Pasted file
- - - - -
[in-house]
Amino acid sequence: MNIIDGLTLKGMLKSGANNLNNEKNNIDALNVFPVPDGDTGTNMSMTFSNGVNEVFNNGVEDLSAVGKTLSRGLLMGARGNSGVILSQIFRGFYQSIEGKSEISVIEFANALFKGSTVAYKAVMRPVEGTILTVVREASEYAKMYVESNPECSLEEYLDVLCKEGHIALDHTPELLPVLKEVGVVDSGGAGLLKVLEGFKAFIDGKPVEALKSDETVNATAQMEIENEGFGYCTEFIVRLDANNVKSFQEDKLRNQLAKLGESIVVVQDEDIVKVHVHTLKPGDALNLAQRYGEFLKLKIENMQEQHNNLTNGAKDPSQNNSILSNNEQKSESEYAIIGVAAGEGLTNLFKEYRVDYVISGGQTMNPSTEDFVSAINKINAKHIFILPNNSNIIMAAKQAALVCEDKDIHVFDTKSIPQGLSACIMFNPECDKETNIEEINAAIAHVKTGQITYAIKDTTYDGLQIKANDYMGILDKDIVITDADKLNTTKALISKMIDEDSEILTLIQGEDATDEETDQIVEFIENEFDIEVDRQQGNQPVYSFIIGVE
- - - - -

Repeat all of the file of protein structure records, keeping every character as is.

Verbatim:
[in-house]
Amino acid sequence: MNIIDGLTLKGMLKSGANNLNNEKNNIDALNVFPVPDGDTGTNMSMTFSNGVNEVFNNGVEDLSAVGKTLSRGLLMGARGNSGVILSQIFRGFYQSIEGKSEISVIEFANALFKGSTVAYKAVMRPVEGTILTVVREASEYAKMYVESNPECSLEEYLDVLCKEGHIALDHTPELLPVLKEVGVVDSGGAGLLKVLEGFKAFIDGKPVEALKSDETVNATAQMEIENEGFGYCTEFIVRLDANNVKSFQEDKLRNQLAKLGESIVVVQDEDIVKVHVHTLKPGDALNLAQRYGEFLKLKIENMQEQHNNLTNGAKDPSQNNSILSNNEQKSESEYAIIGVAAGEGLTNLFKEYRVDYVISGGQTMNPSTEDFVSAINKINAKHIFILPNNSNIIMAAKQAALVCEDKDIHVFDTKSIPQGLSACIMFNPECDKETNIEEINAAIAHVKTGQITYAIKDTTYDGLQIKANDYMGILDKDIVITDADKLNTTKALISKMIDEDSEILTLIQGEDATDEETDQIVEFIENEFDIEVDRQQGNQPVYSFIIGVE